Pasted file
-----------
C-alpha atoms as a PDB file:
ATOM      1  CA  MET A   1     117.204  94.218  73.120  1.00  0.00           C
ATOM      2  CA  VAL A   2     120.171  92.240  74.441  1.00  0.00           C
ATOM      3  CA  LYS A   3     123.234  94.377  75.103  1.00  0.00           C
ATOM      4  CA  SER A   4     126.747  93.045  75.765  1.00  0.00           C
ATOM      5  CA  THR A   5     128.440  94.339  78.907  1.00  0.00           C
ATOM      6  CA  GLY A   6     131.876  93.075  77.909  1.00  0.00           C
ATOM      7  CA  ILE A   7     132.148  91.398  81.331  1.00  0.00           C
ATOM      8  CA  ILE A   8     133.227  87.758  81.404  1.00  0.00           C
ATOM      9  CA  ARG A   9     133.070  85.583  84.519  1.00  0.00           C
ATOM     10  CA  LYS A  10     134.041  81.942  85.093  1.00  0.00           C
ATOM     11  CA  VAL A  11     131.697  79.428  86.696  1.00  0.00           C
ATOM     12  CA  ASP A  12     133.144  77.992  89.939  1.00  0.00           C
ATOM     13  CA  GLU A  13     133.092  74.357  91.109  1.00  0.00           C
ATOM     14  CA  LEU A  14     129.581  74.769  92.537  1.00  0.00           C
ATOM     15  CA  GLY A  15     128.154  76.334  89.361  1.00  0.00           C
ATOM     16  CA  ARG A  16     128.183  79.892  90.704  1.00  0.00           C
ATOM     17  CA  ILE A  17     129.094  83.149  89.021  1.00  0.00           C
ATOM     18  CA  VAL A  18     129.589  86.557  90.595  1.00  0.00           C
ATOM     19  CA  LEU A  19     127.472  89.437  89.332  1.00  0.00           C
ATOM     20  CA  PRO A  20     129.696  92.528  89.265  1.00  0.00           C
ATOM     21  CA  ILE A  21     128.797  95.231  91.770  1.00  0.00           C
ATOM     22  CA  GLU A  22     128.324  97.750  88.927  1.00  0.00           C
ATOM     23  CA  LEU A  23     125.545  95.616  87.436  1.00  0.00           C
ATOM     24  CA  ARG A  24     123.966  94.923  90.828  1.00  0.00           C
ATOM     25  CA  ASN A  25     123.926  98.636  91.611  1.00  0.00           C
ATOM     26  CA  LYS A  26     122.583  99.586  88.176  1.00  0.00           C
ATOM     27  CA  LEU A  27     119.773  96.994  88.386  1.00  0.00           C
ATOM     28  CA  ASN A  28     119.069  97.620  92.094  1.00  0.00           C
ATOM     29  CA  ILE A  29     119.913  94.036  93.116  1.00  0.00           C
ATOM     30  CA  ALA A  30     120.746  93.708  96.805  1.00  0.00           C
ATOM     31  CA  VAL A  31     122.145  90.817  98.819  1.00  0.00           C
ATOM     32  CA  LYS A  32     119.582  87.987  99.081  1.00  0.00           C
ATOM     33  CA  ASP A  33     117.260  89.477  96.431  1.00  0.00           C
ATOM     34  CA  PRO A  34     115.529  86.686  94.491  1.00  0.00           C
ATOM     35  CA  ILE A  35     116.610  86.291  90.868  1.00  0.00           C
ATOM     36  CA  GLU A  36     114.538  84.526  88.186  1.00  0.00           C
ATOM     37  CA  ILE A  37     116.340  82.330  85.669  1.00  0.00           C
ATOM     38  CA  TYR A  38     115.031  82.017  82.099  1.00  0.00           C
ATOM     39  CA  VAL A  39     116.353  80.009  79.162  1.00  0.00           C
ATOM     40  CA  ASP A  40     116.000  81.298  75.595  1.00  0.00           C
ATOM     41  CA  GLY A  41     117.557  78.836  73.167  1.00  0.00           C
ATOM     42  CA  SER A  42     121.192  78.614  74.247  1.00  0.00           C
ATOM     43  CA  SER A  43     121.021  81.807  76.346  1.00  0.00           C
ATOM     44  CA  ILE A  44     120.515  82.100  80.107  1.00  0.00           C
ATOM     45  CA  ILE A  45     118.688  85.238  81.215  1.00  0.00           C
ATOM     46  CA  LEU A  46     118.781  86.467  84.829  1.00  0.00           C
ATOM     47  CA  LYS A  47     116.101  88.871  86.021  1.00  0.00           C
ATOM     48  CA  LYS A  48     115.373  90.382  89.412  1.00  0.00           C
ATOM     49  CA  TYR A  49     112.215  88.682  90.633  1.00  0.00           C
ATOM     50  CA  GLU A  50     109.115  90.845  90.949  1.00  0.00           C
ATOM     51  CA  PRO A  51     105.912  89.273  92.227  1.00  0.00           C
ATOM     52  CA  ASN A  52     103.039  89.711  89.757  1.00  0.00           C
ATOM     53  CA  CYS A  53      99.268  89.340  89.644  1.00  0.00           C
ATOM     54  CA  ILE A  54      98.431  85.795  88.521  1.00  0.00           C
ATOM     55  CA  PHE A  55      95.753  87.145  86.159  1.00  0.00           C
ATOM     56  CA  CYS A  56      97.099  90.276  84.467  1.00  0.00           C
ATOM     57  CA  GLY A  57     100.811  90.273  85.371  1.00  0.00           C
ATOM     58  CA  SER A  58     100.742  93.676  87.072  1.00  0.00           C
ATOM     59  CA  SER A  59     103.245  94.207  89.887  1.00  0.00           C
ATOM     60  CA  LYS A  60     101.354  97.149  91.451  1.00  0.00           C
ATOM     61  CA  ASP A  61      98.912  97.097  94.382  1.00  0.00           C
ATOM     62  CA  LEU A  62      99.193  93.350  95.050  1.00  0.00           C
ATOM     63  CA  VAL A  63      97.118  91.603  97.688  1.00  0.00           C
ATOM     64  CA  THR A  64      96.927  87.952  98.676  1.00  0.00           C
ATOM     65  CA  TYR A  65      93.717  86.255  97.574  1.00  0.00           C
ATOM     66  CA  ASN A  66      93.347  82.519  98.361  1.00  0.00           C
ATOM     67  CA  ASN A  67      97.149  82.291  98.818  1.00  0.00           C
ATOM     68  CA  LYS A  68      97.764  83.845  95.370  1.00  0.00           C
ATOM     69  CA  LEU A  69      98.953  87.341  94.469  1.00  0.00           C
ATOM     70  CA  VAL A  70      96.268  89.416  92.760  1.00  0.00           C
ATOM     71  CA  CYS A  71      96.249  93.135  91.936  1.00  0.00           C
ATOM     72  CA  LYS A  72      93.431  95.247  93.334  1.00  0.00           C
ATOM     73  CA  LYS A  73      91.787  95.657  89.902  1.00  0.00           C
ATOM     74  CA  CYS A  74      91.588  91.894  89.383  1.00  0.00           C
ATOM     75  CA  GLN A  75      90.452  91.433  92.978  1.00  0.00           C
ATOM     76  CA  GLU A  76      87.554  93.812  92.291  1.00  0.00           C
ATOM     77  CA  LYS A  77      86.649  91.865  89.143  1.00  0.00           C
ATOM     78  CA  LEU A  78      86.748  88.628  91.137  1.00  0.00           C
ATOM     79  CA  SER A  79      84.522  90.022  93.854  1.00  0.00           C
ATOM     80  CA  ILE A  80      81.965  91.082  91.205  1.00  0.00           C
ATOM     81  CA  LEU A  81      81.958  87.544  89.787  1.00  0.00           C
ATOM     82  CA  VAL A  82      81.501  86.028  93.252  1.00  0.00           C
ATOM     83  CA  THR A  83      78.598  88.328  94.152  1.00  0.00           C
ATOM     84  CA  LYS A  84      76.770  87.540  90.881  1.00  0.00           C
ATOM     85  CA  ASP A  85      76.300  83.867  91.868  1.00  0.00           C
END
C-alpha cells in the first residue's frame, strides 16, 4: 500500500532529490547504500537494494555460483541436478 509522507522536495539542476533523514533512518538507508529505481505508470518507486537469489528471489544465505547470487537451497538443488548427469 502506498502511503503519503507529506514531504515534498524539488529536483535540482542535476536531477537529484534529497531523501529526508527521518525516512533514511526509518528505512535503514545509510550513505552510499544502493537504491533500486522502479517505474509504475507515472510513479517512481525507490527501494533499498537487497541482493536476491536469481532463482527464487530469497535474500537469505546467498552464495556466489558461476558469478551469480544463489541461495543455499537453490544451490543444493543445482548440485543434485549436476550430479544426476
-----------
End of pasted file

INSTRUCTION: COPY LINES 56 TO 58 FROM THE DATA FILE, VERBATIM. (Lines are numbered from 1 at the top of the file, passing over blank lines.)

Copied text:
ATOM     55  CA  PHE A  55      95.753  87.145  86.159  1.00  0.00           C
ATOM     56  CA  CYS A  56      97.099  90.276  84.467  1.00  0.00           C
ATOM     57  CA  GLY A  57     100.811  90.273  85.371  1.00  0.00           C